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CP-055 Pharmacy interventions in venous thromboembolism prophylaxis in medical patients
  1. M Marzal-Alfaro,
  2. A Iglesias Bolaños,
  3. C Capilla Montes,
  4. T Cruz Cruz
  1. Hospital Universitario Del Sureste, Pharmacy, Arganda Del Rey – Madrid, Spain


Background Venous thrombosis and pulmonary embolism are potentially preventable causes of hospital-related morbidity and mortality. Thromboprophylaxis is thought to be underused in medical inpatients. The PRETEMED guide is a risk assessment tool used to quantify the risk of venous thromboembolism (VTE) in medical inpatients.

Purpose To evaluate the appropriateness of VTE prophylaxis in medical inpatients and to describe Pharmacy Interventions to improve this treatment.

Material and methods Cross-sectional study in a medical ward in a public hospital with 120 beds. VTE risk factors and VTE prophylaxis prescribed were assessed in patients admitted from the emergency department. Patients treated with low molecular weight heparin (LMWH) or enoxaparin for therapeutic purposes were excluded. The PRETEMED guide was used as a risk assessment tool to evaluate the appropriateness of the prophylaxis given to patients.

Results 168 patients were analysed and 113 included in the study with indications for VTE prophylaxis, 60 of them (53%) were men, mean age 75 years (SD 18.3). According to the PRETEMED guide, 13.3% of patients had low risk of VTE, 6.2% moderate and 80.5% high. In 49 patients (43%) there were discrepancies between the VTE prophylaxis prescribed and the PREMETED guide recommendation: 32% treatment omission, 7% no treatment indication and 4% overdoses.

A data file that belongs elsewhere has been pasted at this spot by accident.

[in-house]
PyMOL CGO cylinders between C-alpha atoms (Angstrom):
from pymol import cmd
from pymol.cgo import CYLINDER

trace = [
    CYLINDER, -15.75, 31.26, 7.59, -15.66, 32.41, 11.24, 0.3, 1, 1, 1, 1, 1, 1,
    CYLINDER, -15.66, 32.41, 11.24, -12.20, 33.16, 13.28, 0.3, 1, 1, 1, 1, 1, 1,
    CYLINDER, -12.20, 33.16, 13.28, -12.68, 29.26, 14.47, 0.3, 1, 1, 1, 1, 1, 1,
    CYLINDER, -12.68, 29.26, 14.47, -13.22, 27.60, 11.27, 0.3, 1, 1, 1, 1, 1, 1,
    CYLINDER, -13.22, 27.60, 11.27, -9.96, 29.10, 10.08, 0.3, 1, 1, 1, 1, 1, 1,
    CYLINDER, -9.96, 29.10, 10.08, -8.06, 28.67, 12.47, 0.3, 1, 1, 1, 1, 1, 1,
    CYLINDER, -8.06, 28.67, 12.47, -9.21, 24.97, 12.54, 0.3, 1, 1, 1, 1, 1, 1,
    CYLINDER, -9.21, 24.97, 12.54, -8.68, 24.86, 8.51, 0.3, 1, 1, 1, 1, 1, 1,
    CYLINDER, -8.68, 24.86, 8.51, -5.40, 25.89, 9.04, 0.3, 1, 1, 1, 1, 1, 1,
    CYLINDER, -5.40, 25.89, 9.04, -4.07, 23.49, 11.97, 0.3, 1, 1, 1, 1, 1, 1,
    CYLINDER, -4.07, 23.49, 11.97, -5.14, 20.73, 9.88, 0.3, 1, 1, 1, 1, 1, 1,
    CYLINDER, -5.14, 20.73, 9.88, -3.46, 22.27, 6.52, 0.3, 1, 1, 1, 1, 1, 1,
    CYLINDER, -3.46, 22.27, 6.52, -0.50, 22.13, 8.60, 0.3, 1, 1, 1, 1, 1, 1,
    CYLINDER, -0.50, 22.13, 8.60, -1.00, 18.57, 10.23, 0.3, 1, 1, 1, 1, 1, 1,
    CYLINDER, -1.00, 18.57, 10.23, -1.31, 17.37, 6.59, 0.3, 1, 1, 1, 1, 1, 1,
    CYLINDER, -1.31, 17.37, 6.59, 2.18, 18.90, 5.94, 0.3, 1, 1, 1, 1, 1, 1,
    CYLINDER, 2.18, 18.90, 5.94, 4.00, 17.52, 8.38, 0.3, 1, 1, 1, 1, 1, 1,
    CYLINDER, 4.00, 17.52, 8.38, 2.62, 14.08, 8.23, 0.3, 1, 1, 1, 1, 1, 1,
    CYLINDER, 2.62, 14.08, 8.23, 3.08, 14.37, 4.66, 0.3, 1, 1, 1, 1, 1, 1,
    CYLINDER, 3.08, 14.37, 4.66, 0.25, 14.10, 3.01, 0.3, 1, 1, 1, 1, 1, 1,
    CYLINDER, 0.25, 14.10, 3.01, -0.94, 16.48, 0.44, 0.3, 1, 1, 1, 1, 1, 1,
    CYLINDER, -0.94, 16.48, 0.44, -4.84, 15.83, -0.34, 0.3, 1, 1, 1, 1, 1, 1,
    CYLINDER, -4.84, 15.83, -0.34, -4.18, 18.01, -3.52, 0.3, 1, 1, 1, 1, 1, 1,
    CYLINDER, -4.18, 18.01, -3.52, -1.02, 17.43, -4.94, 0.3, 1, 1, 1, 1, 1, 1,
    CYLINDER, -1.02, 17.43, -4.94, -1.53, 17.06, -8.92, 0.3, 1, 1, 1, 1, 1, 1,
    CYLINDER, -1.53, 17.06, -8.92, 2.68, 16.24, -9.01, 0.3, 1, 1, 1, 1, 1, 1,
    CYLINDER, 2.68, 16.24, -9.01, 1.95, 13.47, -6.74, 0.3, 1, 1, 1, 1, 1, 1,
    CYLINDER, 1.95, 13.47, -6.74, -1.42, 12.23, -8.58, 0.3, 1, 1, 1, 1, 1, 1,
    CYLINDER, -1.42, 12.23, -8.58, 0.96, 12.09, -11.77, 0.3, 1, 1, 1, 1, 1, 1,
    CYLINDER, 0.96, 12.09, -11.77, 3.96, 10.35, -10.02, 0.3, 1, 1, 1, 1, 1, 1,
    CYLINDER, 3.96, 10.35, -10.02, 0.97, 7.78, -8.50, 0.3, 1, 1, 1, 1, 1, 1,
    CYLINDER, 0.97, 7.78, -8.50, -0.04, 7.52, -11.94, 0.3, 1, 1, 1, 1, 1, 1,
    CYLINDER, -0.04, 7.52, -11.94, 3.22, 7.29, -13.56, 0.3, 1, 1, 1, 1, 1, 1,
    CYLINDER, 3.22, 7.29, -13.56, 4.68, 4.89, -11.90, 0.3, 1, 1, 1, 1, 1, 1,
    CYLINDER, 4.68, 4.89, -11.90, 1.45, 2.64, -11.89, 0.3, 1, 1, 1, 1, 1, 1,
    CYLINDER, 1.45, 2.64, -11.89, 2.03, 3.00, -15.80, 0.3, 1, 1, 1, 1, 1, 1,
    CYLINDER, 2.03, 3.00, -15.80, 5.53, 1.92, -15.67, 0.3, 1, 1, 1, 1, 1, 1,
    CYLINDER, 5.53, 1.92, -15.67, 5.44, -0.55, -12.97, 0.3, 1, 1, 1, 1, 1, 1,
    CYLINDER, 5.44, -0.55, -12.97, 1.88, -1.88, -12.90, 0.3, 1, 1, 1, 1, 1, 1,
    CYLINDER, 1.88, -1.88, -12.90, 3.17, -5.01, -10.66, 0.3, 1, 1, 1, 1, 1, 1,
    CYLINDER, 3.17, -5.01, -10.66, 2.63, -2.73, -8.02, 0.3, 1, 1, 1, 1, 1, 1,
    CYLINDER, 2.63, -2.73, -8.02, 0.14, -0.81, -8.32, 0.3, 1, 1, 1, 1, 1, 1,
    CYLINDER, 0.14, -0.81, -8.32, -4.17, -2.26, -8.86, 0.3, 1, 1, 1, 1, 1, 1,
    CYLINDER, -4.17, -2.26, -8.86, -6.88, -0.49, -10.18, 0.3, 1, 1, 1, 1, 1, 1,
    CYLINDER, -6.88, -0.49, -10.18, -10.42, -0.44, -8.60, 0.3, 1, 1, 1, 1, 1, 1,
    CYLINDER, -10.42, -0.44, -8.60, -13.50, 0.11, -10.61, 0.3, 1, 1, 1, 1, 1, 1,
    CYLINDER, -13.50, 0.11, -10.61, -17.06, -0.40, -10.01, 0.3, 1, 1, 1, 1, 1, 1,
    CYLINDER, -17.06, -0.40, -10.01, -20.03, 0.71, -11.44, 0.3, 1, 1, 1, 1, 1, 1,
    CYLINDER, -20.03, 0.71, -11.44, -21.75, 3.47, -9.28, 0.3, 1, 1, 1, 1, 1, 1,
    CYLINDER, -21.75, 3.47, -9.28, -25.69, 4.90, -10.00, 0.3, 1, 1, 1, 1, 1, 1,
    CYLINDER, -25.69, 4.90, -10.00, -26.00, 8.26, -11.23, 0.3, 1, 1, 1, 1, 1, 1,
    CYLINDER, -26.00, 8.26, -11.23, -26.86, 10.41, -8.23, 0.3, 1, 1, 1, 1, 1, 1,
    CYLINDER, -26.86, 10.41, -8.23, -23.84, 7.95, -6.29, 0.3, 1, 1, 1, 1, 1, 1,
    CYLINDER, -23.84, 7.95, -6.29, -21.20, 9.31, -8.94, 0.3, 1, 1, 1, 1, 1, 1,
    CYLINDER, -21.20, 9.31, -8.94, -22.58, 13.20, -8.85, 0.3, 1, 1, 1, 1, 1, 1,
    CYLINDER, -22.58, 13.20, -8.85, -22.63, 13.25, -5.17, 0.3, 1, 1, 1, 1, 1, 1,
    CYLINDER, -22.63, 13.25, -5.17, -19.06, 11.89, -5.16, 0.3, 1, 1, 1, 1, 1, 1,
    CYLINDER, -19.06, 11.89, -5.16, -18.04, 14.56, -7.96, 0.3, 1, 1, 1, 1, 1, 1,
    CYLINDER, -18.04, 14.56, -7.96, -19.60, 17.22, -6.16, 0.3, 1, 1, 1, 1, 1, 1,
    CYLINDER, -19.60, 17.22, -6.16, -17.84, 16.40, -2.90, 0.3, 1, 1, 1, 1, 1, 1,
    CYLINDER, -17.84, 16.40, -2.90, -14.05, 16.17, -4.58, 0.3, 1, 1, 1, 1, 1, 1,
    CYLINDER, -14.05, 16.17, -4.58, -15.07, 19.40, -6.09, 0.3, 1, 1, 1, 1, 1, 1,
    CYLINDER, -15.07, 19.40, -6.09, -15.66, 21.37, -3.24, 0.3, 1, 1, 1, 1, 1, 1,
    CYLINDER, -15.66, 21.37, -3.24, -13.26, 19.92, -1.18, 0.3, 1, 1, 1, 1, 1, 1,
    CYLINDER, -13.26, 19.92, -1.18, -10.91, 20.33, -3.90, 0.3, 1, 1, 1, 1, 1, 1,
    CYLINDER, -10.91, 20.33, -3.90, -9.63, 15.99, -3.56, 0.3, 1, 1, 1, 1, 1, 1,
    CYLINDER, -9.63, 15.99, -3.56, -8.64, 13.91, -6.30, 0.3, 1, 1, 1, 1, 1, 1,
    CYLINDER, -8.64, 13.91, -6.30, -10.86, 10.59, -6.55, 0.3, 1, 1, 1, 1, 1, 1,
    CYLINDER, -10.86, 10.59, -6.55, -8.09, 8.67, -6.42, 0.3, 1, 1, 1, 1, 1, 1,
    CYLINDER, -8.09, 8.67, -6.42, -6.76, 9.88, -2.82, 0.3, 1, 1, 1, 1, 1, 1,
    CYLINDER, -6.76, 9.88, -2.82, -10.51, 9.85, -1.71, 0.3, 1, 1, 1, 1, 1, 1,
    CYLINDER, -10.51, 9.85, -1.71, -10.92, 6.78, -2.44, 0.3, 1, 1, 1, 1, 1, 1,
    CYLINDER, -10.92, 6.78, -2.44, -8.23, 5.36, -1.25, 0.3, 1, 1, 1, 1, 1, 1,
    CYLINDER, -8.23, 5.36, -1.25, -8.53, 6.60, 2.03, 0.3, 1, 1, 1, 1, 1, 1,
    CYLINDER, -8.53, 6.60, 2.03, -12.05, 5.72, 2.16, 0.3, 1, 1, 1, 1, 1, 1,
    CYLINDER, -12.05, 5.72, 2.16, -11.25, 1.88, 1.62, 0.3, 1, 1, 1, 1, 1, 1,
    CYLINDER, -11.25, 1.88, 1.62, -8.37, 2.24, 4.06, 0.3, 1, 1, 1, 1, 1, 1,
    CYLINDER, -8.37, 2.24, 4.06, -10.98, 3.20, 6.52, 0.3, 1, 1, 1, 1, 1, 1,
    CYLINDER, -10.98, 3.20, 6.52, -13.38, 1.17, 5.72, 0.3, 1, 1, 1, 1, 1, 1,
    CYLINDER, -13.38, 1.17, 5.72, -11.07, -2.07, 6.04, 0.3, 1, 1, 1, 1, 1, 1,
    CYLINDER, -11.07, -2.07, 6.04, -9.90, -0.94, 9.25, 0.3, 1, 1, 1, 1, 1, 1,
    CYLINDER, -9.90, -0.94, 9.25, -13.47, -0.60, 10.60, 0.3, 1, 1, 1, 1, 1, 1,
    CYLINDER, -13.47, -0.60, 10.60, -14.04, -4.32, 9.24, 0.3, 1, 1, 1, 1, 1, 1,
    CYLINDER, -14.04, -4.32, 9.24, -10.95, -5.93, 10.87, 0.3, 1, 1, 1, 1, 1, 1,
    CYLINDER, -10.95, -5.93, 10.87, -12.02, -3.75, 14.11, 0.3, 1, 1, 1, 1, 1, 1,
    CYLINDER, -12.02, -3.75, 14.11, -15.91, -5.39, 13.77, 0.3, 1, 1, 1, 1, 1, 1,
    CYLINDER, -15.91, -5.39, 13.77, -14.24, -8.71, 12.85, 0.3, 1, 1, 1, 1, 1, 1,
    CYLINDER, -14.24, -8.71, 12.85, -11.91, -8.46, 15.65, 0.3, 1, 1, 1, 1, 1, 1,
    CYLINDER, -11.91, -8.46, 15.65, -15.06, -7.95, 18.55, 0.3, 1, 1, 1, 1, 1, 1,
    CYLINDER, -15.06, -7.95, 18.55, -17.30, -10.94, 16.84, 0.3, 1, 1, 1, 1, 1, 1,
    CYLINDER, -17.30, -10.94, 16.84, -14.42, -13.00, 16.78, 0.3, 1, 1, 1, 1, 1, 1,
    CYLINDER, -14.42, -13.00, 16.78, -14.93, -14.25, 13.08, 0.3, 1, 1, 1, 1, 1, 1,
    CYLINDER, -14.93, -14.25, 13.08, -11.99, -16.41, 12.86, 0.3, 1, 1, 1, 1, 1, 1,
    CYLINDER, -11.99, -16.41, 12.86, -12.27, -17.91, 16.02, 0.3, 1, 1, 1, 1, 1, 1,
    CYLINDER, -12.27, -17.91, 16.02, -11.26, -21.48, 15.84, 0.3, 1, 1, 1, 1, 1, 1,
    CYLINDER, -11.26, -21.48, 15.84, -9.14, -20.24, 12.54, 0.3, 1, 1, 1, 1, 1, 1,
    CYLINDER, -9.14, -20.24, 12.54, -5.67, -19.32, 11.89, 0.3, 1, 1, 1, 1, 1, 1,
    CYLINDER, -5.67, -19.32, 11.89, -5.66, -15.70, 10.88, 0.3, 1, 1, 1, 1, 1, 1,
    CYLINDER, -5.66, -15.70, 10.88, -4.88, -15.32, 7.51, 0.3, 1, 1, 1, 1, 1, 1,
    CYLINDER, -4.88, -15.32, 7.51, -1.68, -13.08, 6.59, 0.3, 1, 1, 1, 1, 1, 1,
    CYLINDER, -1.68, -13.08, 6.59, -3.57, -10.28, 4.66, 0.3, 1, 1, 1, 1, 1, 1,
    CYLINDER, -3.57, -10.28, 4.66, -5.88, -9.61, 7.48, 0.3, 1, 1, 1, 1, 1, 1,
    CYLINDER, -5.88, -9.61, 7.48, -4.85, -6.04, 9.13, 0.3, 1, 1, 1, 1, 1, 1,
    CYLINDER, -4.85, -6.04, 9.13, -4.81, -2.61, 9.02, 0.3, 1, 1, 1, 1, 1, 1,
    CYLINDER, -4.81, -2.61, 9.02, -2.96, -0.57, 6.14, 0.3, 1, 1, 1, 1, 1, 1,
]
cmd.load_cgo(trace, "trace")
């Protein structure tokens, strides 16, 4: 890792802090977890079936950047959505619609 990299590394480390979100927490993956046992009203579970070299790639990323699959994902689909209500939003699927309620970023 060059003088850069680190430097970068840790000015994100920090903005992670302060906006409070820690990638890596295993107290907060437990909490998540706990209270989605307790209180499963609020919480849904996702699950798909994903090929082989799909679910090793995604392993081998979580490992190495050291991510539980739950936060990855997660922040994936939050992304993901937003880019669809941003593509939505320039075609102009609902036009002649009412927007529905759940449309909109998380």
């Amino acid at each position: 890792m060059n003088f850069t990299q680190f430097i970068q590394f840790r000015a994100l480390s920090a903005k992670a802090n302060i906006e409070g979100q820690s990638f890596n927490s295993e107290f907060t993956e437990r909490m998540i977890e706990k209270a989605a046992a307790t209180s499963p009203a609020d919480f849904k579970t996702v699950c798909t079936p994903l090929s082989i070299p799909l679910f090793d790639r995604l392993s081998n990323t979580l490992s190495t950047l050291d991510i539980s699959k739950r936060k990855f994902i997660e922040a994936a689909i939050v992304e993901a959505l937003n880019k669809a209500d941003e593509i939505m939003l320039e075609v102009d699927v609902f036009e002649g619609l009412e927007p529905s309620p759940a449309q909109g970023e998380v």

Thirty-one pharmacy interventions in 27% of patients were made during this period. Sixteen (52%) were related to the need for LMWH and fifteen (48%) to the dose of enoxaparin prescribed (wrong dose, wrong frequency or adjustment for renal impairment needed). Twenty-three (74%) of them were accepted, 14 were treatment initiation and 9 were dose adjustments.

Conclusion In almost half of the patients included in the study the VTE prophylaxis prescriptions did not agree with the PRETEMED guide recommendations and most of them were related to treatment omission. Pharmacists improved patients’ treatment by working with the assistants’ team in making interventions that were mostly accepted.

References and/or Acknowledgements No conflict of interest.

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